Making a lot of money from an investment portfolio is more stressful emotionally than one might expect.
The higher stocks rise, the greater the fear they will come crashing down, bringing the urge to take profits.
Bret Simmons, 55, from London, has had a flying run after investing heavily in trusts run by Scottish investment group Baillie Gifford, such as Scottish Mortgage and its US Growth trust. Both have roughly tripled in value over the past three years.
But the threat of higher inflation and altitude sickness from the gains led him to cash in two-thirds of his investments over the past two months. He is now sitting on £2m in cash, but with just eight years before he plans to retire, is unsure whether to reinvest.
“I’m stressed when I am in the market and can’t resist looking at my portfolio, but I am also worried about missing out on returns when I am out of the market. I want to get my money working for me again but am not sure where I should invest,” said Mr Simmons, who works in finance and spoke under a pseudonym.
He has a clear view on what to invest in. “I believe that technology has never been so important and the winning firms will take control of entire markets,” he said.
His target portfolio reflects that, with large allocations to tech-focused Baillie Gifford funds, as well as those buying Chinese stocks.
“Is this the right way to get my cash back to work? I want to maximise gains as I do not need to draw on the money to fund my lifestyle before retirement,” he said.
Jason Hollands, managing director of Bestinvest, said:
I would urge Mr Simmons to think carefully about the risks of going all-in on technology. One of the most important investment principles is diversification, both to manage risk but also to benefit from a wide set of opportunities.
His proposed portfolio has a number of vulnerabilities. First, it is solely invested in funds that buy stocks. While stocks do have the greatest long-term potential, they can also fall heavily in value. In a worst-case scenario this means a portfolio could plunge just before retirement. While the coronavirus crash last year was short-lived, other bear markets have dragged on for years and years.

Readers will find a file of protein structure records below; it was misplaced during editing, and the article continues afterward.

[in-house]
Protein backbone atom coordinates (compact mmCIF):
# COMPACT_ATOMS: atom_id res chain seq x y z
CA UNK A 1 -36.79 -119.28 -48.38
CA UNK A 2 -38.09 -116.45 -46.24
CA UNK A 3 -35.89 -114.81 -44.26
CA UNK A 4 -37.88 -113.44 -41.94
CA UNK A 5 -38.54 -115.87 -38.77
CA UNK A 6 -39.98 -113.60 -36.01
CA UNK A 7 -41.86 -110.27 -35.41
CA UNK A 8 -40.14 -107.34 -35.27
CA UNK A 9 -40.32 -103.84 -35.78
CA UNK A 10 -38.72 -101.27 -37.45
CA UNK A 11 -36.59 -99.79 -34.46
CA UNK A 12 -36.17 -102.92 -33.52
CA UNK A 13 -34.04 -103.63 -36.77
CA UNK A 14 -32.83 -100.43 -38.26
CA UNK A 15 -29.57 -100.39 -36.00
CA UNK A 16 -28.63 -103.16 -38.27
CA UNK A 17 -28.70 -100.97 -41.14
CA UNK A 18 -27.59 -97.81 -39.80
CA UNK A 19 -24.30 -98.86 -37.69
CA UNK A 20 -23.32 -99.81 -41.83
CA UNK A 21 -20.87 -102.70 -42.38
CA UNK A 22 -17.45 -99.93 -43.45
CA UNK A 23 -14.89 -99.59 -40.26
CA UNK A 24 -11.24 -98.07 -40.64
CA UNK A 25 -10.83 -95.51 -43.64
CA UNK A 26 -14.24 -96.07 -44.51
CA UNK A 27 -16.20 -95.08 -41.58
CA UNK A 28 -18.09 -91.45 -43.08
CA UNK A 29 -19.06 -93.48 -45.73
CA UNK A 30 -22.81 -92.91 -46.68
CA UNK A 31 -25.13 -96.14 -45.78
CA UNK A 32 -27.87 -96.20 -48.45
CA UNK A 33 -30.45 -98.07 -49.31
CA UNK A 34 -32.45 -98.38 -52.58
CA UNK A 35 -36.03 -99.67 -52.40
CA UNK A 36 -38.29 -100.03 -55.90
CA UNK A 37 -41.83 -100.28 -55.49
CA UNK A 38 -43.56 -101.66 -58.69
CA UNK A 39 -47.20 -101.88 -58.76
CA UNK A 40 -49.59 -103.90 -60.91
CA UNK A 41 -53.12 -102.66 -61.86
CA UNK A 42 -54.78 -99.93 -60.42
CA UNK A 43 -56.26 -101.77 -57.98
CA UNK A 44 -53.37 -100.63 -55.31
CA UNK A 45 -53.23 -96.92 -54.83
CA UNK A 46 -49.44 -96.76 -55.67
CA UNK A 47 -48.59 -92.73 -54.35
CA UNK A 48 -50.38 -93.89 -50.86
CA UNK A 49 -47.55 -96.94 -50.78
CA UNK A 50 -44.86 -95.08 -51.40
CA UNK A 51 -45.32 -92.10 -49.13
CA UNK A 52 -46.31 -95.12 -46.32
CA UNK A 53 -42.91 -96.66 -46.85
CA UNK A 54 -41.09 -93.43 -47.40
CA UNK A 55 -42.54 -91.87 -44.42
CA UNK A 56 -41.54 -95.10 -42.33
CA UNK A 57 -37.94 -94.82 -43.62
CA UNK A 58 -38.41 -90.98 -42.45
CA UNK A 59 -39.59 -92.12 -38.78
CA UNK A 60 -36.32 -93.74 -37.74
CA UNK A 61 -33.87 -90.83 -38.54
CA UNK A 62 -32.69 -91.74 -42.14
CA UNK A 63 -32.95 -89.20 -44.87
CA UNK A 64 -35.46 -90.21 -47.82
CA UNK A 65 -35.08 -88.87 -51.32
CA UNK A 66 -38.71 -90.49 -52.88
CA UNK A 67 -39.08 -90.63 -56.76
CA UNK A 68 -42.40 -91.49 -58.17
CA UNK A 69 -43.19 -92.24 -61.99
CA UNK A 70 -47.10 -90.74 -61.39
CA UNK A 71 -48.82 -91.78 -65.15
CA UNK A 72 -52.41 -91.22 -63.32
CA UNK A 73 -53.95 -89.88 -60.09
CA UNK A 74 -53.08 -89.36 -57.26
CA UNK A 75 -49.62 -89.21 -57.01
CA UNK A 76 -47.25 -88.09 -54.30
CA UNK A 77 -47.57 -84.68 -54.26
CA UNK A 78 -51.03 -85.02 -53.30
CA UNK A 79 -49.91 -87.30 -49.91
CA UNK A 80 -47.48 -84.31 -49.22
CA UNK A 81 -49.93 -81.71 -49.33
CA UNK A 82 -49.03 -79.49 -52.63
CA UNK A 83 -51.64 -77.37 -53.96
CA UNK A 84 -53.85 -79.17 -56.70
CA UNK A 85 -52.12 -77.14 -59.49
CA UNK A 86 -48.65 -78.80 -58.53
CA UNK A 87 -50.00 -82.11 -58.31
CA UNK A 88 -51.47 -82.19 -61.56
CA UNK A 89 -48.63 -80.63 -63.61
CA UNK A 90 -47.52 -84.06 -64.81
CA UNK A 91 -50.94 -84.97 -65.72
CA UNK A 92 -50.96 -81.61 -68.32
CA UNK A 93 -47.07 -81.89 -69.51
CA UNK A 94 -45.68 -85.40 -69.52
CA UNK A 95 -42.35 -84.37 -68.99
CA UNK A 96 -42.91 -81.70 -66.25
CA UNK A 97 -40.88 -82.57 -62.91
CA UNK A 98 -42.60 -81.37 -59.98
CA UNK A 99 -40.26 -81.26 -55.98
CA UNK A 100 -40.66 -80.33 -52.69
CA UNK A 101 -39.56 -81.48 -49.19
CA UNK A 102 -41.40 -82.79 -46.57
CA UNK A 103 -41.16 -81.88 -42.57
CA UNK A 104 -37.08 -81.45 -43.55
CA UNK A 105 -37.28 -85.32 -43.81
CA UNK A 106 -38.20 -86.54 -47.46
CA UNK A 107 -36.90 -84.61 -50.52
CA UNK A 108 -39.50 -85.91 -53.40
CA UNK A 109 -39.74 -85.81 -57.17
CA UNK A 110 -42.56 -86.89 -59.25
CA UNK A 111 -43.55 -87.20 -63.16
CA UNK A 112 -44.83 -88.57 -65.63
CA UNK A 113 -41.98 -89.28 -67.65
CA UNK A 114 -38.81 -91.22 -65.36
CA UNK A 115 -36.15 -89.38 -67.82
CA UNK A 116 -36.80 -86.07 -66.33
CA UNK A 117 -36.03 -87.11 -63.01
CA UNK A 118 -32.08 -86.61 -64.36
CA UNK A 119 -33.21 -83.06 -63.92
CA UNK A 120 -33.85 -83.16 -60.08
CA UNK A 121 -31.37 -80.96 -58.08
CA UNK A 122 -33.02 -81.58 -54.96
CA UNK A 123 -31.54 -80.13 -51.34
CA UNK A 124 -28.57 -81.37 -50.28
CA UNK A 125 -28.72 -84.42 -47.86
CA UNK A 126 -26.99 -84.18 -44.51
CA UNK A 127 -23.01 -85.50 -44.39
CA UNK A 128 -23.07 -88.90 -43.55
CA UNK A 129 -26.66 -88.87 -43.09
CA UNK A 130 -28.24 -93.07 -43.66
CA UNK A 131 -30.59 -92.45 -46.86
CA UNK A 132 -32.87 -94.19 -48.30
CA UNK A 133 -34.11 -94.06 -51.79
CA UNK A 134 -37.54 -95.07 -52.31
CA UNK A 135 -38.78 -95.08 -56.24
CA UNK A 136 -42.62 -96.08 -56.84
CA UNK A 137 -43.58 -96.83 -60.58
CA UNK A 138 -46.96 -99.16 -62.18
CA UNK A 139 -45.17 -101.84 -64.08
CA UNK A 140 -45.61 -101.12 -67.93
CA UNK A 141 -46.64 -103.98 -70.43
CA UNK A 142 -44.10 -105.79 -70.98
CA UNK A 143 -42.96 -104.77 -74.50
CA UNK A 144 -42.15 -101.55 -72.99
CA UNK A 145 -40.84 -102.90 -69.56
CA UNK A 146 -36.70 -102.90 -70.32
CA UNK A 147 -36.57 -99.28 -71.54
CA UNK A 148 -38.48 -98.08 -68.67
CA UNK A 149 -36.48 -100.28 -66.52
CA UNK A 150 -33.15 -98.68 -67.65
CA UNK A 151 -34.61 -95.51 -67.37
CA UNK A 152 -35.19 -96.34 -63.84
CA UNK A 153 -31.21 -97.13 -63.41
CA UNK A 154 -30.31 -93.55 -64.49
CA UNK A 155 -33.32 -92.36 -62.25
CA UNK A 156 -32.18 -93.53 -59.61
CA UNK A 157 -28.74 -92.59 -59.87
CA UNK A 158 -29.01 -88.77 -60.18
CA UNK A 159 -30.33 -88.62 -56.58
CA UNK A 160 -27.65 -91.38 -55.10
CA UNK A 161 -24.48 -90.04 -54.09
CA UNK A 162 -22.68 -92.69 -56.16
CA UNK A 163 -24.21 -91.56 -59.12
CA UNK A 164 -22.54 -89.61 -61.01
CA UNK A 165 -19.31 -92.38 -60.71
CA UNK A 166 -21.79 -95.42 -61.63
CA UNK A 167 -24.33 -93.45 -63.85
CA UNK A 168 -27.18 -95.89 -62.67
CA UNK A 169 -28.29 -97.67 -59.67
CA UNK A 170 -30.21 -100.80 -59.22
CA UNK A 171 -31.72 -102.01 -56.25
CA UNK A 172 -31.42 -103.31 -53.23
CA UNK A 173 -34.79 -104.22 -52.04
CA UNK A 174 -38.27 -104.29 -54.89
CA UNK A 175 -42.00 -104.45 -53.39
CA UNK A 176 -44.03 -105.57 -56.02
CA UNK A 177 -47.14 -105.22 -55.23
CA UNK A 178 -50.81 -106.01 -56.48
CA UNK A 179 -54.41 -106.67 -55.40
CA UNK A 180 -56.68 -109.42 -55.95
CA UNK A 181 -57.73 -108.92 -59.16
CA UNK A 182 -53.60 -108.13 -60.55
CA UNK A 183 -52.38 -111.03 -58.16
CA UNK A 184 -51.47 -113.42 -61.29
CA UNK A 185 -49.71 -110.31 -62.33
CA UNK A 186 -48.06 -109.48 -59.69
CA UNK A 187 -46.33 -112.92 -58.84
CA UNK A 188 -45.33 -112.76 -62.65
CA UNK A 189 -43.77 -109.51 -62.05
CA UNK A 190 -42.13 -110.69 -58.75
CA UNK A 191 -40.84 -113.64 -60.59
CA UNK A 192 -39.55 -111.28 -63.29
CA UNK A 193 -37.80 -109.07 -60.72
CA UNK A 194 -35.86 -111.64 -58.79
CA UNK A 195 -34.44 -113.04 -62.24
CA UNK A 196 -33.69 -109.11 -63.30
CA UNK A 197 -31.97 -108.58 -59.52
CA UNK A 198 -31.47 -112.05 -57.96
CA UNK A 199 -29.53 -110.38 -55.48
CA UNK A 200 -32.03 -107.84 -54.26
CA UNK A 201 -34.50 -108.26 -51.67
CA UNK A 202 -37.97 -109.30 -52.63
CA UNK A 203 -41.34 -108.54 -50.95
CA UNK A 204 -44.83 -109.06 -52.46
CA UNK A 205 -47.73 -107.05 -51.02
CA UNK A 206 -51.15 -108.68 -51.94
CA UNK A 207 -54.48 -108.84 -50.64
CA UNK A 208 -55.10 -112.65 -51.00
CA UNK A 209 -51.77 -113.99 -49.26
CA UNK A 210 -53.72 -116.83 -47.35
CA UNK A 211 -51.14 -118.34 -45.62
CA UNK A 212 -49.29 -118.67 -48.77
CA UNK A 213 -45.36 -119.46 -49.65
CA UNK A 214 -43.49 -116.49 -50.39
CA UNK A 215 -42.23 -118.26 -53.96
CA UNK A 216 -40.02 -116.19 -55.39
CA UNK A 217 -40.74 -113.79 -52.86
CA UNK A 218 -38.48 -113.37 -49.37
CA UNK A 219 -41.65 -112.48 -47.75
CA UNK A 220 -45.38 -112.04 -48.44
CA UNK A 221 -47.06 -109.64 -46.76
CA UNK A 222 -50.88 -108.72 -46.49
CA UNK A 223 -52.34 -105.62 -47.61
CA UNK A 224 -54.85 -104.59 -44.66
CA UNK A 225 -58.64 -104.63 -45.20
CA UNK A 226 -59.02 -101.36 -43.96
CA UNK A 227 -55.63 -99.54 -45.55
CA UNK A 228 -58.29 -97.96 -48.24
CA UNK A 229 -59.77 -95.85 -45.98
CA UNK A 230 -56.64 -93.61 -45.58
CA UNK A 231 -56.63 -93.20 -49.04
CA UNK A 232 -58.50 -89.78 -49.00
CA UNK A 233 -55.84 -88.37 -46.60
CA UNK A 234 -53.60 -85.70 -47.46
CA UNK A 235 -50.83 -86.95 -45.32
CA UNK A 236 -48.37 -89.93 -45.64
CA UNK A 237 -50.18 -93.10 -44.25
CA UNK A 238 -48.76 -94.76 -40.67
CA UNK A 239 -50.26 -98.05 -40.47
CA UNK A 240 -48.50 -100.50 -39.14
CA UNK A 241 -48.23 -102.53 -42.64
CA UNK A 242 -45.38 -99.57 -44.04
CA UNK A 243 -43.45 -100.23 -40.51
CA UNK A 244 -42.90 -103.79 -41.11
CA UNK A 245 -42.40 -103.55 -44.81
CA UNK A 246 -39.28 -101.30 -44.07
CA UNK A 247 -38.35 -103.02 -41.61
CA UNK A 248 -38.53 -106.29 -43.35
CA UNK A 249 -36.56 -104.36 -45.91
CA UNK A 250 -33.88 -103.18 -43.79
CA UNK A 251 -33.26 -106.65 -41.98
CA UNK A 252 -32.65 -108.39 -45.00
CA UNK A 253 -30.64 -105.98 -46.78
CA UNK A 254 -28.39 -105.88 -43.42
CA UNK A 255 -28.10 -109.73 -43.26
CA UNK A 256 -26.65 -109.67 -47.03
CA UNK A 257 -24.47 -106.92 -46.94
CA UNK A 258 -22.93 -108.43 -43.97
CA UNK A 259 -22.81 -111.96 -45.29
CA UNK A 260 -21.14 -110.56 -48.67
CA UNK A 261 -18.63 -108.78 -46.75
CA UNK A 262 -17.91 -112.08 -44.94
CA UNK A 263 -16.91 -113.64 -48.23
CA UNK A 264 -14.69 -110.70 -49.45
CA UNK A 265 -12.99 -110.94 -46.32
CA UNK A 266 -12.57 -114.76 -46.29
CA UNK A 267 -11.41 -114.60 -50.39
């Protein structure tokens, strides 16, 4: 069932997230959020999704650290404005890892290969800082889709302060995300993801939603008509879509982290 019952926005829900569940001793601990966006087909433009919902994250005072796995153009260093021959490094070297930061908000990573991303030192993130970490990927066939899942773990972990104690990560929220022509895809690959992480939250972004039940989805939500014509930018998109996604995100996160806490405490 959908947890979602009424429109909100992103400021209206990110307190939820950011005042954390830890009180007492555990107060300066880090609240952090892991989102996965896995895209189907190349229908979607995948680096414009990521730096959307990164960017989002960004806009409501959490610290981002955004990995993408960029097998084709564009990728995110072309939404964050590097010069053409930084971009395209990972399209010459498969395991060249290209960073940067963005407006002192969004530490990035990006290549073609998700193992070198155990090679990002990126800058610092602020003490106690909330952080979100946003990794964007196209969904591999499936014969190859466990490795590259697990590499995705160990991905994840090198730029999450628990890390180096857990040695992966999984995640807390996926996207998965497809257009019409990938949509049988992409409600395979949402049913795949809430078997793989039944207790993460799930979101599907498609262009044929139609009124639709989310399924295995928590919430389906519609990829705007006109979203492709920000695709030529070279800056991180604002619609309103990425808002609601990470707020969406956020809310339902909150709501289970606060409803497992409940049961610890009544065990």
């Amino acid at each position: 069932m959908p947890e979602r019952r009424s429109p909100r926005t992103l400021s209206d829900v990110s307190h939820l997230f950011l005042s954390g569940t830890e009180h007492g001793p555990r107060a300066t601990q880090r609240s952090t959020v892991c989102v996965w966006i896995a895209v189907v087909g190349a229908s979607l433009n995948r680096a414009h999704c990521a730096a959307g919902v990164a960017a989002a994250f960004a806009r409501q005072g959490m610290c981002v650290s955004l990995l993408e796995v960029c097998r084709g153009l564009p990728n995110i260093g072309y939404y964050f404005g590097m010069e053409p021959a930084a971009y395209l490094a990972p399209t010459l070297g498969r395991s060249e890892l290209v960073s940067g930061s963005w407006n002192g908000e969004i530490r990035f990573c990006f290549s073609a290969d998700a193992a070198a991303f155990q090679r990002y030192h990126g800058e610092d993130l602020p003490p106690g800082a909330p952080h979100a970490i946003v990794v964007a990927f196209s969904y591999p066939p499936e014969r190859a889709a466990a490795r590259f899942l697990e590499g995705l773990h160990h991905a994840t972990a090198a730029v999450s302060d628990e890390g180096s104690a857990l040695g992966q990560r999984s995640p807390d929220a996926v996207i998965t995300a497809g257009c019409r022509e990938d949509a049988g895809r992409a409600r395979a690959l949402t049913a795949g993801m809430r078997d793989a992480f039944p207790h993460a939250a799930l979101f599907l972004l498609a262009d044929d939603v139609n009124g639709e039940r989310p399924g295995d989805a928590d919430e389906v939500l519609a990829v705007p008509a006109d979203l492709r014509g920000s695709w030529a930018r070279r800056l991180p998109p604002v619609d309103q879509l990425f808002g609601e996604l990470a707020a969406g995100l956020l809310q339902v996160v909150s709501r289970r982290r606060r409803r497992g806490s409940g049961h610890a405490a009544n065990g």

The funds Mr Simmons is considering invest heavily in “growth” stocks and the portfolio also has a strong focus on both American and Chinese companies. I would encourage him to reconsider his approach.
He should broaden the portfolio so it is not made up entirely of funds investing in shares. Invesco Physical Gold ETC, HICL Infrastructure and TR Property are good fund picks to accomplish this.
Secondly, he should cut back on China funds in favour of those that buy British stocks, which are trading at cheap levels. Evenlode Income, Artemis UK Select and Fidelity Special Values are good funds to consider.
Rory Mcpherson, head of investment strategy at Psigma Investment Management, said:
Time in the market beats timing the market. Taking Britain’s FTSE All-Share index as an example, investors who missed the 10 best days in the last 25 years would have made 175 percentage points less than the market return. A long-term approach is crucial and Mr Simmons should avoid the temptation to try and time the market.
He would sleep better if he had a more diversified portfolio, rather than relying largely on returns from one investment manager, Baillie Gifford.
This does not mean giving up growth, however. The most attractively priced growth stocks are in Asia, so Mr Simmons could buy the RWC Nissay Japan Focus fund. Clean energy and the infrastructure behind it are also exciting areas to invest in, which Mr Simmons could do by buying the Ninety One Global Environment and Franklin Templeton Clearbridge Global Infrastructure Income funds.
The Polar Capital Healthcare Blue Chip fund would be another useful addition to the portfolio. I would also recommend Mr Simmons buy funds investing in cheaper “value” stocks to balance out those holding more expensive growth companies.
The Crux UK Special Situations and River and Mercantile Global Recovery funds would help inject this balance in Mr Simmons’ portfolio.
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